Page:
Once compressions are resumed, perform the same 30 compressions to 2 breaths as recommended in 2005. Chest compressions are one of the few class I interventions that we know help patients. When performing CPR, be sure to "push hard and push fast," as there has been a change in the rate and depth of compressions. On adult patients, the rate has changed from about 100 per minute to at least 100 per minute, and compression depth is now at least 2 inches. Both of these changes are class IIa recommendations.3 While initially these seem like subtle changes, they actually are quite significant. Increasing compression depth and rate helps improve cardiac output and generates a greater circulatory pressure.
The compressions rate for adult patients of at least 100 per minute (class IIa) is not the actual number performed, but rather the speed. Since there are breaks, or periods of time when no compressions are performed, the actual number of compressions is quite a bit lower. One study correlated the best ROSC when there are at least 80 compressions per minute. There has been some research on "high-frequency" chest compressions with rates exceeding 120 per minute. These studies are very limited and have small sample sizes, but do show that high-frequency compressions improve the patient's hemodynamics, although they have not impacted survival. Thus, while these 2010 recommendations do not recommend the routine use of high-frequency compressions, when properly used, they are an acceptable alternative (class IIb).4
Research has shown that the quality of compressions deteriorates rapidly over time as rescuers fatigue, leading to inadequate oxygenation of the brain and heart. EMS crews need to ensure proper and quality depth compressions are performed throughout cardiac arrest to provide the patient with the best opportunity for survival, which is accomplished by changing compressors every two minutes and ensuring complete chest recoil. Rescuer fatigue deteriorates the quality of chest compressions after about 1 minute; however, rescuers often do not note it for up to 5 minutes.4 This timing is designed to eliminate extra stops in compressions and prevent excessive fatigue.
Allowing chest recoil improves the negative pressure inside the chest, which is essential for the circulatory system to have good preload--the pressure that helps the heart fill with blood. Negative pressure occurs normally when we breathe (chest expansion) and during a cardiac arrest, when the chest returns to its normal shape following compressions. This negative pressure not only causes air to be drawn into the chest, it also pulls blood through the inferior and superior venae cavae toward the heart. If there is as little as 10 pounds of pressure on the chest, the equivalent of leaning with both arms on the chest just before a compression, the pressure change inside of the chest causes a decrease in the amount of blood that can flow through the venae cavae. With less blood flowing, less blood returns to the heart and pressure within the system decreases. Incomplete recoil has clear links to decreased coronary and cerebral perfusion. To prevent this, allow hands to release pressure on the chest in between each compression. Also consider using a cardiac monitor with built-in, real-time feedback devices that can tell you if compressions are not deep enough or if chest recoil is not adequate.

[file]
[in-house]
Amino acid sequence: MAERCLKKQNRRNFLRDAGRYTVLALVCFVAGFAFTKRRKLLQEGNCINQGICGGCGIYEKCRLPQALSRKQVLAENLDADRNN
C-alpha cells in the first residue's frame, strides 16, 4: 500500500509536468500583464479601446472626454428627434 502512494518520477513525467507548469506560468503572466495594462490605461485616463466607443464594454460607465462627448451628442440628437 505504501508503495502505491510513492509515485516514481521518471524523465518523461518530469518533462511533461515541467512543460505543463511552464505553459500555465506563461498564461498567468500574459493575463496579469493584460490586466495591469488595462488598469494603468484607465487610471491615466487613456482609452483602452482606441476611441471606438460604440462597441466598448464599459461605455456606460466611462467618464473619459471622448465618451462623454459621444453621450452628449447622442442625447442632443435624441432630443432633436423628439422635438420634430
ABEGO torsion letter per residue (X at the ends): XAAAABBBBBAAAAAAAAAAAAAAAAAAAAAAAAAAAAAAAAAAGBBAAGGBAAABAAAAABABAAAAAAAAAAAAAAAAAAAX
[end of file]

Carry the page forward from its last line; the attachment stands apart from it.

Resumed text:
Chest compressions now begin before ventilations (Class IIb). The goal of this change is to shorten the delay to compressions and thus return of some circulation. This means that as soon as a patient is known to be pulseless, or a rescuer is not positive he feels a pulse, begin compressions. The compression-to-ventilation ratio remains the same at 30:2 (class IIb), based on expert consensus. The ideal ratio has not been determined and is under further research. Once an advanced airway is in place, class IIa recommends continuous compressions with an interspaced breath every 6-8 seconds.
While lay rescuers will be taught and coached to provide compressions-only CPR, all EMS providers are expected to also provide ventilations at an appropriate rate once they arrive on scene.
There has been no change in the recommendation to limit pulse and rhythm checks to two-minute intervals (five cycles of 30:2 CPR); however, pulse checks are deemphasized. Detecting a carotid or femoral pulse in the back of a moving ambulance is difficult even when patients have an adequate blood pressure. If a pulse is not definitely felt, or there are no signs the patient is breathing normally within 10 seconds of beginning a pulse check, immediately resume chest compressions (class IIa).3